HEAT absolutely did not hit and move me until much later. And I would argue that it’s the distance that you see between your self (past and present) that helps solidify your relationship with it.
JON: What’s your next favorite Michael Mann movie after HEAT?
BLAKE: THE INSIDER. An absolutely undeniable masterpiece, the long lost corporate cousin to New Hollywood/post-Watergate paranoia thrillers from the 1960s/1970s like ALL THE PRESIDENT’S MEN, KLUTE, BLOW-UP, BLOW OUT, THREE DAYS OF THE CONDOR, etc. MIAMI VICE, though, is a hair away at third.
JON: Who are some of your favorite filmmakers besides Michael Mann? What are some of your favorite movies besides HEAT? How does your appreciation of Mann’s work and this movie in particular fit in with – or contrast with – your other interests?
BLAKE: A short list of some of my favourite filmmakers are Francis Ford Coppola, Oliver Stone, Paul Thomas Anderson, Abbas Kiarostami, Quentin Tarantino, Ivan Sen, Sidney Lumet, Martin Scorsese and The Coen Brothers. There are literally countless more that I could mention.
My three favourites besides HEAT, are APOCALYPSE NOW, NO COUNTRY FOR OLD MEN & ALL THE PRESIDENT’S MEN.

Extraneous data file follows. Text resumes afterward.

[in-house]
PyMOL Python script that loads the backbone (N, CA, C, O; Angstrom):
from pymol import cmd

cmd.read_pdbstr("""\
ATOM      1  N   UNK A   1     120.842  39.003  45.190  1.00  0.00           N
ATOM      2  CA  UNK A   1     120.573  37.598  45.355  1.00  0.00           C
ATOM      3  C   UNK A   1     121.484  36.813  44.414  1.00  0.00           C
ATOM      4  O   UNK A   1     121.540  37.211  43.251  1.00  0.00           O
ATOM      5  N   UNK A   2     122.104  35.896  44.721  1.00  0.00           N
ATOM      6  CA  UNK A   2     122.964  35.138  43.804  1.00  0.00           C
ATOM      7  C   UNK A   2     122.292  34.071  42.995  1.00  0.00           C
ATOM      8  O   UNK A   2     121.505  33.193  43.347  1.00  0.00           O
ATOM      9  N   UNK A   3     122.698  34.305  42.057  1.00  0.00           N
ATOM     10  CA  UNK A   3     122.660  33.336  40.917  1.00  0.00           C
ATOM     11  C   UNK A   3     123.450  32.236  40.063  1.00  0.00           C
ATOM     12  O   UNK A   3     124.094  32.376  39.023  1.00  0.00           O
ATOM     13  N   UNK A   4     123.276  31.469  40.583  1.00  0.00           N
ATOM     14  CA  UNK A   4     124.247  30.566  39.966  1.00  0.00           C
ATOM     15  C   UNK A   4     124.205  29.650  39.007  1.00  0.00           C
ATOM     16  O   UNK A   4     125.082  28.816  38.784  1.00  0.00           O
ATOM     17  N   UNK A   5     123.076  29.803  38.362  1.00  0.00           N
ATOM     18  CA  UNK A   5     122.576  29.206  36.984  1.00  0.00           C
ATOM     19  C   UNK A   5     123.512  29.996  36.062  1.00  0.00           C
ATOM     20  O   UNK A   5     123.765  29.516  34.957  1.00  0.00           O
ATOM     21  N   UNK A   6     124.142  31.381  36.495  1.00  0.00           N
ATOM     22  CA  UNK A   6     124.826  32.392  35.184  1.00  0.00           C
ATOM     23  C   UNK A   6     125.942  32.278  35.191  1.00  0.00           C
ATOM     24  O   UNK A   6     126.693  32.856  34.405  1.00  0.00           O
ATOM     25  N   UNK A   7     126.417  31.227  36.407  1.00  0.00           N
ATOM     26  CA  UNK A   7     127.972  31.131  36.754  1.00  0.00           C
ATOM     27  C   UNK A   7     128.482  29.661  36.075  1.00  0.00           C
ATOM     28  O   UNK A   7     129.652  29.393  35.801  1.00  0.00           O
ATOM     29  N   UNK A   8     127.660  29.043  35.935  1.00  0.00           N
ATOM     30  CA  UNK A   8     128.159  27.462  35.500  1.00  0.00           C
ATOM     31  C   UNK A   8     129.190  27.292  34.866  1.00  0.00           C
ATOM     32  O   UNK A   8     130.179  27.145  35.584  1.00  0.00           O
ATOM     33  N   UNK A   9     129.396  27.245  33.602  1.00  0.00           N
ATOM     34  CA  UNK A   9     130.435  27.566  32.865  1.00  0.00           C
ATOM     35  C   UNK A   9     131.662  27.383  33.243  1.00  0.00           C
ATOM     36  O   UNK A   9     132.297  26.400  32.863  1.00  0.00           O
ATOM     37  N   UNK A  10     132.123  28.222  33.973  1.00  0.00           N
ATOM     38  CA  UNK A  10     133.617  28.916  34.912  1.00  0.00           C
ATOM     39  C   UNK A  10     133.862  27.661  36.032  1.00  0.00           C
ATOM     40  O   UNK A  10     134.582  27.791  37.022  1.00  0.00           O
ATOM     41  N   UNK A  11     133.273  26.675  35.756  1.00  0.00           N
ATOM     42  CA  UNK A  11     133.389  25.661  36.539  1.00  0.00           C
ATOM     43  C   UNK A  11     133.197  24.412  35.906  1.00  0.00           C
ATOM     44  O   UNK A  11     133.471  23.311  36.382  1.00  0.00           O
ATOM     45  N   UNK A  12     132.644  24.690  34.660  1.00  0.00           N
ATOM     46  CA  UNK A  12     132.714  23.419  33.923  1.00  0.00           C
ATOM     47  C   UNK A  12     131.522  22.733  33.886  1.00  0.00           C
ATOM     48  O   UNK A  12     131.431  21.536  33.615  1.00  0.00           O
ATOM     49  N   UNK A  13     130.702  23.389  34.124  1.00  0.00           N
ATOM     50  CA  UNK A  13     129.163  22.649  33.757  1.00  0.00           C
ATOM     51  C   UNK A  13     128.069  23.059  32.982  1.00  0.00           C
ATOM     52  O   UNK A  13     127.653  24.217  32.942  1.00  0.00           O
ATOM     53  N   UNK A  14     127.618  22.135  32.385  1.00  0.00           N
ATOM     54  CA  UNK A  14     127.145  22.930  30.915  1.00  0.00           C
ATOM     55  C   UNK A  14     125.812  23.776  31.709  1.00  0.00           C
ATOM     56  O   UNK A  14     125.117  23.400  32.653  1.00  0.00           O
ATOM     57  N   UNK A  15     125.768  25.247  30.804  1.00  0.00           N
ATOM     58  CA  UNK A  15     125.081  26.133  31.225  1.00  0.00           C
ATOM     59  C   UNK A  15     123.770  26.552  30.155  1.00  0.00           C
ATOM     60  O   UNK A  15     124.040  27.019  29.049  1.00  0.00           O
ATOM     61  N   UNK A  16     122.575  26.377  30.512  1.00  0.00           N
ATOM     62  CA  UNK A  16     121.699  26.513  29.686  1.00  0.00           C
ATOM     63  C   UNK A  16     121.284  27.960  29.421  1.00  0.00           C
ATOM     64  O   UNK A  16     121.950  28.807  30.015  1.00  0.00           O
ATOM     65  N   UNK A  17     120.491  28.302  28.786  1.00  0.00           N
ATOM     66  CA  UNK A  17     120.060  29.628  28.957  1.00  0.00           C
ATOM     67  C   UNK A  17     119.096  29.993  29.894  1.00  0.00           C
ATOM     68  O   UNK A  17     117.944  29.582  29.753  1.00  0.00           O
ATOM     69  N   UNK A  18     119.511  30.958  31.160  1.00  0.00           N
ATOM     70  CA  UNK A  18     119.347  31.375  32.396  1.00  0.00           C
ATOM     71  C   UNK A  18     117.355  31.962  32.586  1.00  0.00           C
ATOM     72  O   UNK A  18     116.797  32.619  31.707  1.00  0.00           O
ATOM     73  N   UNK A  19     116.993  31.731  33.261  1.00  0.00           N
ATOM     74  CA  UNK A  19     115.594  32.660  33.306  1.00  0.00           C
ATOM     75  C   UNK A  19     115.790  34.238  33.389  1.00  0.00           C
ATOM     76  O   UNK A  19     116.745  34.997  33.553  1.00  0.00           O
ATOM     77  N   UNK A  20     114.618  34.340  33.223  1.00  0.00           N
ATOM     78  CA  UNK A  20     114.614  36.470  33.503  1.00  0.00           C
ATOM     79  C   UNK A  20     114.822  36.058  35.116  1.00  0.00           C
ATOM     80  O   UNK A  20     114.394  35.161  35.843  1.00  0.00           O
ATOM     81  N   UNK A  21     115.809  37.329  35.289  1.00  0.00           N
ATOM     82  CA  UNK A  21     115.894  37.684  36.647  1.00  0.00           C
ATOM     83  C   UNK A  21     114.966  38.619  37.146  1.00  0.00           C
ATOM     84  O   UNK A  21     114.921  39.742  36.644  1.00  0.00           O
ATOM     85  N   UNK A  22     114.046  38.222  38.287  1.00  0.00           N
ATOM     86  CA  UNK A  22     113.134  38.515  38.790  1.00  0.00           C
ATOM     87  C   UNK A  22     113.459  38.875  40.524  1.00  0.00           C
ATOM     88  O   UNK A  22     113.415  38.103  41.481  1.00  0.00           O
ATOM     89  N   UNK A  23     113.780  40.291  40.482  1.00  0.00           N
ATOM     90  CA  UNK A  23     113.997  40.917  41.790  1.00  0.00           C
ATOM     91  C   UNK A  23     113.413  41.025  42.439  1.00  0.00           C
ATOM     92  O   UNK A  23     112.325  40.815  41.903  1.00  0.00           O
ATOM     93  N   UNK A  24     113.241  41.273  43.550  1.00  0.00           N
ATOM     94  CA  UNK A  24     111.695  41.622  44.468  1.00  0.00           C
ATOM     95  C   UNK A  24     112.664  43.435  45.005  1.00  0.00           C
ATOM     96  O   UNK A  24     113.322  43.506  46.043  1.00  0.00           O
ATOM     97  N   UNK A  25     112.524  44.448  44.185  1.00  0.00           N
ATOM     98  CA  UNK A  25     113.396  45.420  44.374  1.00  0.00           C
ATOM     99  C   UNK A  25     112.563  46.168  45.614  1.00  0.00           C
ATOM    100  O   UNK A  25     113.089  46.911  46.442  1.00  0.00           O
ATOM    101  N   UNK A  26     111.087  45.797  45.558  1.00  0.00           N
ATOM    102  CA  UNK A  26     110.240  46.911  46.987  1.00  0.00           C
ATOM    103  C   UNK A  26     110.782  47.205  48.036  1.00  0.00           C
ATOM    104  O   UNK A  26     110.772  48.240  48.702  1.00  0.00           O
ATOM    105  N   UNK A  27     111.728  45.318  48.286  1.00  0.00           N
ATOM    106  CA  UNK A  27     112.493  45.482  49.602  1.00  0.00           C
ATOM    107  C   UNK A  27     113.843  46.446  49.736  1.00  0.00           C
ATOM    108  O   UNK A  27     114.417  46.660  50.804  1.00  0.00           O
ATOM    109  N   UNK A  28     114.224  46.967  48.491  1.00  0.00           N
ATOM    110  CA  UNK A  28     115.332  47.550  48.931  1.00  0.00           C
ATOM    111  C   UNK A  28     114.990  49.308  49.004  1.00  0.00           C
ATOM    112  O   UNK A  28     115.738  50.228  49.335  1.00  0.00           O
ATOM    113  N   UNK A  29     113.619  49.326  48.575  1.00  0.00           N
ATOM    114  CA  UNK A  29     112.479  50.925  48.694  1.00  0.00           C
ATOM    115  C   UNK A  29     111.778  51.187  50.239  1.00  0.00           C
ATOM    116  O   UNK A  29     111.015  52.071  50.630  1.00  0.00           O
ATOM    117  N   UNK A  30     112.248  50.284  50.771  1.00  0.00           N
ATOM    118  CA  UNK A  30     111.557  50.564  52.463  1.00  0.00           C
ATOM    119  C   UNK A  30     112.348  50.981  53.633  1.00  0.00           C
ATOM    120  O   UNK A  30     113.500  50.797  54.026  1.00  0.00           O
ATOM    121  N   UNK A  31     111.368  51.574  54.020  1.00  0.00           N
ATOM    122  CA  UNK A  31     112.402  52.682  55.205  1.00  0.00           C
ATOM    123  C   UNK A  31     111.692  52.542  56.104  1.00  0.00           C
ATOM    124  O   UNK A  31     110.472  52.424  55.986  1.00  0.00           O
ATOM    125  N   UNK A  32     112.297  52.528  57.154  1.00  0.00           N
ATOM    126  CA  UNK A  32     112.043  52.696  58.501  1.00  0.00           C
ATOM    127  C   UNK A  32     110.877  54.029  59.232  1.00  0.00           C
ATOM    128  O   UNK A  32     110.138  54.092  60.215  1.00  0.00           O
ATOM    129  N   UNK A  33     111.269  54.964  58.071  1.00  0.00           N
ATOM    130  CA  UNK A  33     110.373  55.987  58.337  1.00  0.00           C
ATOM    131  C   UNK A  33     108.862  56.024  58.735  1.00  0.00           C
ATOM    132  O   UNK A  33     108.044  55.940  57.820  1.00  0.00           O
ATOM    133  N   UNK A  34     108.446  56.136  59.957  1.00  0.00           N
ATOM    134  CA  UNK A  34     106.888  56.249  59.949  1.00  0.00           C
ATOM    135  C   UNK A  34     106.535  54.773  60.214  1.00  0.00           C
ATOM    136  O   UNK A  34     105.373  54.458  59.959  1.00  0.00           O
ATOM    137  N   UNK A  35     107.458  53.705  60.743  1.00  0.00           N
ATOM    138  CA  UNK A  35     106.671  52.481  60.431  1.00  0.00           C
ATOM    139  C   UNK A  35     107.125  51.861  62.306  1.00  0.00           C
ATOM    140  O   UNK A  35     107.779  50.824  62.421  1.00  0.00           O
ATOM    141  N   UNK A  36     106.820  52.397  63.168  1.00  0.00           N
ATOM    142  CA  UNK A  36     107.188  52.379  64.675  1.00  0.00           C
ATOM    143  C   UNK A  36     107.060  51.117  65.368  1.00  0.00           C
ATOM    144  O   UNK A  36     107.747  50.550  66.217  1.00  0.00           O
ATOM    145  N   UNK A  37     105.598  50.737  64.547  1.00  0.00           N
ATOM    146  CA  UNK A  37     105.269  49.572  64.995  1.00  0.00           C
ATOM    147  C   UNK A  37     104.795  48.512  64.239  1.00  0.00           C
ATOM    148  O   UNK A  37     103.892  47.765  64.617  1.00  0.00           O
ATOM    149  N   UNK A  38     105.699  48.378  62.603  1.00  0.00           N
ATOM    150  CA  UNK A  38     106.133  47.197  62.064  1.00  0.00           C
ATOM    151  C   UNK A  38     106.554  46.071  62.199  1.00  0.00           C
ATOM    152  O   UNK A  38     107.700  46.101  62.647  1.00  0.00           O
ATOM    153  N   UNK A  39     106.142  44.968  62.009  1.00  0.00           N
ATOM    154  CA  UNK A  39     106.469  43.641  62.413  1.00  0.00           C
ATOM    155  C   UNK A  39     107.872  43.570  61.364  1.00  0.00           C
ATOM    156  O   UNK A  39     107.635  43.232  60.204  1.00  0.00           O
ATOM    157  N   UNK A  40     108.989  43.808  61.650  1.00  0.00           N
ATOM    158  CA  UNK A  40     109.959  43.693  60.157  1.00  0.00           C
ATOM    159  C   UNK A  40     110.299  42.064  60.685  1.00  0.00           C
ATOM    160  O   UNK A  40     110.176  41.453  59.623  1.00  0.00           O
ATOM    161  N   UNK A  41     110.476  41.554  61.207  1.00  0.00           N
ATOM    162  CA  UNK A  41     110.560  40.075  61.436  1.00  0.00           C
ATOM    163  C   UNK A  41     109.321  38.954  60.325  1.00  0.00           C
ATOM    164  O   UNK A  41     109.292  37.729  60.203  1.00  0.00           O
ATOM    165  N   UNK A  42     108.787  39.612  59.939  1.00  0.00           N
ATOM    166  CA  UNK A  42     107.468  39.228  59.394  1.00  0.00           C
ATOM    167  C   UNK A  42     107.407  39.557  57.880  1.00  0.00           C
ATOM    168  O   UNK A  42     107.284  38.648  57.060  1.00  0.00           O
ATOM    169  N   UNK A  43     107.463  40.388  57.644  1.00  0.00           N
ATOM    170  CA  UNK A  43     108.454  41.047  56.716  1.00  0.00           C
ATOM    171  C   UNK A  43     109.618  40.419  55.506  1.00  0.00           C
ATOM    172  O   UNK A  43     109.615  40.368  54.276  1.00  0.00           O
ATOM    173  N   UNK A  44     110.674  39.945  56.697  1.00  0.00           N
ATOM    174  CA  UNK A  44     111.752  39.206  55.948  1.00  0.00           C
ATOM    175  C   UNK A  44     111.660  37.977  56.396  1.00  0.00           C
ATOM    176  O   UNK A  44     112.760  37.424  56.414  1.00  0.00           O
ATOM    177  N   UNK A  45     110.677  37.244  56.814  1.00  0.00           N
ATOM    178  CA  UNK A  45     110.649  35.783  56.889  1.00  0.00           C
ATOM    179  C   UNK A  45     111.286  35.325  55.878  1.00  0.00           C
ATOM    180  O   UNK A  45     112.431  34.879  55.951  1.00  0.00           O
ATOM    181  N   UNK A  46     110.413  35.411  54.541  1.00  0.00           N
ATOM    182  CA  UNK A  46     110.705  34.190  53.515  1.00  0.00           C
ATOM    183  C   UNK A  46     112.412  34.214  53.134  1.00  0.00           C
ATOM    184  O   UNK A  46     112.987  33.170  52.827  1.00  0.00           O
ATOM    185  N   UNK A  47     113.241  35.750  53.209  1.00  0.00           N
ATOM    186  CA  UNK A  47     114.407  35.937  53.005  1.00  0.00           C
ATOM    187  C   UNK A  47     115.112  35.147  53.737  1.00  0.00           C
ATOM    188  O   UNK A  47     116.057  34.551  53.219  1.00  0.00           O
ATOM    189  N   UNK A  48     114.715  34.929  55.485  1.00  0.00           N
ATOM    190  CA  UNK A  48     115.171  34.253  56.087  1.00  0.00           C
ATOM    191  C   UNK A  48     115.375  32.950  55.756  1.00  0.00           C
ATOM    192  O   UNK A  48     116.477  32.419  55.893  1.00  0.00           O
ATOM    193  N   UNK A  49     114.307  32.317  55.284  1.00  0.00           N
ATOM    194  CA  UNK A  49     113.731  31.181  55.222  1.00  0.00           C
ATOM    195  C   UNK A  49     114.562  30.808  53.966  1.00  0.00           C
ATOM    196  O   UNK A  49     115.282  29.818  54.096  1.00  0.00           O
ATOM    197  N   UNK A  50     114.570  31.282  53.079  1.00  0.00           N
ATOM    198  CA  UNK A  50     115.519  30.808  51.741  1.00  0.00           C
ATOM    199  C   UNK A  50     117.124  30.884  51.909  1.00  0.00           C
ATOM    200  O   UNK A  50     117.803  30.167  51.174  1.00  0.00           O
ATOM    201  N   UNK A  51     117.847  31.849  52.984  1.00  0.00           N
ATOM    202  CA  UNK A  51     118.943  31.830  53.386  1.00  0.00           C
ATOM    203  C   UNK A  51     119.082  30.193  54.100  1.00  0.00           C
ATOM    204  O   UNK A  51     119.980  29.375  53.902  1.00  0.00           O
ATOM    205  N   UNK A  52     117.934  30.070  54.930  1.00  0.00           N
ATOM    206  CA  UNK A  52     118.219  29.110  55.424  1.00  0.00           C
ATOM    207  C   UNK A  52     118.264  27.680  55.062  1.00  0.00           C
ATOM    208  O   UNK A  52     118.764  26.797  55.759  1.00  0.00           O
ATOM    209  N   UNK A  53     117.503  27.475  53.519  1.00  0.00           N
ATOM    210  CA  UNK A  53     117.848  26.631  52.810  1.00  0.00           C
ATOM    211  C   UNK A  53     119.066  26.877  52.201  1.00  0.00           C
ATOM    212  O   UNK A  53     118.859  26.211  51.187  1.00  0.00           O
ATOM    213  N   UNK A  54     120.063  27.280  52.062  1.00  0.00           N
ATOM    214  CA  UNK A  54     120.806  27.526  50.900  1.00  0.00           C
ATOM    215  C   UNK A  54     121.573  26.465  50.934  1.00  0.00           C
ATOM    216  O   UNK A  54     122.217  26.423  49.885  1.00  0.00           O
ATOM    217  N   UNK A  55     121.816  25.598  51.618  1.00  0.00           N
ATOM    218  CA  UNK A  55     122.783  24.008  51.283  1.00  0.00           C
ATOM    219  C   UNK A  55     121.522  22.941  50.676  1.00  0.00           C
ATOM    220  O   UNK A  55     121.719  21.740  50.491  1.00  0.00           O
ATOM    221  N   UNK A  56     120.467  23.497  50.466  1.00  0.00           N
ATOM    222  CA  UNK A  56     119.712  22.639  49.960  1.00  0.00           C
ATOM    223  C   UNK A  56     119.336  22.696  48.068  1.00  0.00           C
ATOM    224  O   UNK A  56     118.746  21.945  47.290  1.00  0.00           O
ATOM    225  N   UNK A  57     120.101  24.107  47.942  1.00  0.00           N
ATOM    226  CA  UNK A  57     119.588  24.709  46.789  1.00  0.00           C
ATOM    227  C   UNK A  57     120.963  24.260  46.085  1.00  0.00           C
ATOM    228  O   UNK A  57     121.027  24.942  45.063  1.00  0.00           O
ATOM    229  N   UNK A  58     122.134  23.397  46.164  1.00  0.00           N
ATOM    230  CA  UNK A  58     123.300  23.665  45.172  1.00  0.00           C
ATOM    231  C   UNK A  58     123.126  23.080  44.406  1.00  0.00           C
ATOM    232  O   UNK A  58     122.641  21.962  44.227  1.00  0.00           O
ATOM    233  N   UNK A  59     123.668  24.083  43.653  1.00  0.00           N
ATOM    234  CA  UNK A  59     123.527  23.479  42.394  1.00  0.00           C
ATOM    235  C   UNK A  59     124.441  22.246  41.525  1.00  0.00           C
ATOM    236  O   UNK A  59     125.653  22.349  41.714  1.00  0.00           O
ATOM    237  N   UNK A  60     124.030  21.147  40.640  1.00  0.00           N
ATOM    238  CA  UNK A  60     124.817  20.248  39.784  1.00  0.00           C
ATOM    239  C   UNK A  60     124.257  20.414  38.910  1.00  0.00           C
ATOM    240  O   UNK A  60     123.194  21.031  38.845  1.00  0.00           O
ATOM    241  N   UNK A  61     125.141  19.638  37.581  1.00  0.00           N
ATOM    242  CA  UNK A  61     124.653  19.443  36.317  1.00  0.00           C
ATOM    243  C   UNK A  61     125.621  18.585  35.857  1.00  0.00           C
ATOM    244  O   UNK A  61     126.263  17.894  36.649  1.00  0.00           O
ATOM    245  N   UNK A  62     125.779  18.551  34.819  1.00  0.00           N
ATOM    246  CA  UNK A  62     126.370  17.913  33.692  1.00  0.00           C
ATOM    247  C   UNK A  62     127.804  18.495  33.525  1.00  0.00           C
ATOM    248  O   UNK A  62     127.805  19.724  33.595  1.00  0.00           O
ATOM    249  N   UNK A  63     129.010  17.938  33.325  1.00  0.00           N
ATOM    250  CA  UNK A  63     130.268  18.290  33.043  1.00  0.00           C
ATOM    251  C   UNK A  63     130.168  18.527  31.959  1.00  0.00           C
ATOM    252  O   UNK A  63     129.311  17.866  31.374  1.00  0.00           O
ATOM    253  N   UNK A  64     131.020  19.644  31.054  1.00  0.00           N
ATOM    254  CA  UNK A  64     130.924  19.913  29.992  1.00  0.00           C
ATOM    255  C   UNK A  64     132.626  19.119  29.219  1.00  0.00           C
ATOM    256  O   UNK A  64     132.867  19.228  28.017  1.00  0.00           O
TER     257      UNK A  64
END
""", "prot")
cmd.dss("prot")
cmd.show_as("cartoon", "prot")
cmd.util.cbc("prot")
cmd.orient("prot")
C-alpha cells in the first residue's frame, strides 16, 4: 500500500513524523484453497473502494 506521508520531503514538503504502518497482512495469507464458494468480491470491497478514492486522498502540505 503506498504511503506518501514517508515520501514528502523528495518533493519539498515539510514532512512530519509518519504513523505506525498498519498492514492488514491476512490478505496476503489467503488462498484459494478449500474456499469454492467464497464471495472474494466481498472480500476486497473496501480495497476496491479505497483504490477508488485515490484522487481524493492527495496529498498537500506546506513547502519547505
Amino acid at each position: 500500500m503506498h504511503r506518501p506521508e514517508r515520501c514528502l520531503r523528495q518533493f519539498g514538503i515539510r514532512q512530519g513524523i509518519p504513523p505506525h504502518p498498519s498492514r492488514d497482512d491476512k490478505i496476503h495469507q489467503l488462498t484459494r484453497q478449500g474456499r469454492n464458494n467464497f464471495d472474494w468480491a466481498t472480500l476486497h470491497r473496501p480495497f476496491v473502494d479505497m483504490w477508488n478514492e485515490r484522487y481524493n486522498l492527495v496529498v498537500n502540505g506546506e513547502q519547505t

I think it fits together like Tubbs and Crockett. HEAT is a transcendent masterwork. An overwhelming symphony, it’s inspirational. My appreciation and awe of it makes me want to lift in everything I do.
JON: Where did you first get the idea for this brilliant endeavor?
BLAKE: Sitting with friends and critical minds Stu Coote and Garth Franklin and swilling a lot of rum. I was pitching a cavalcade of terrible ideas what endeavour I was going to pursue next. After Stu chided me with a chant of “what do YOU want to do?!” There was an awakening. “I just want to talk about HEAT every fucking day.” He said, “I’d listen to that.” HEAT as the topic. The format, which was tried and true (Star Wars Minute blazed the trail), fit. The rest is history.
MIKE: What is it about HEAT that speaks to you? There’s any number of movies you could have chosen for this podcast. Why this one?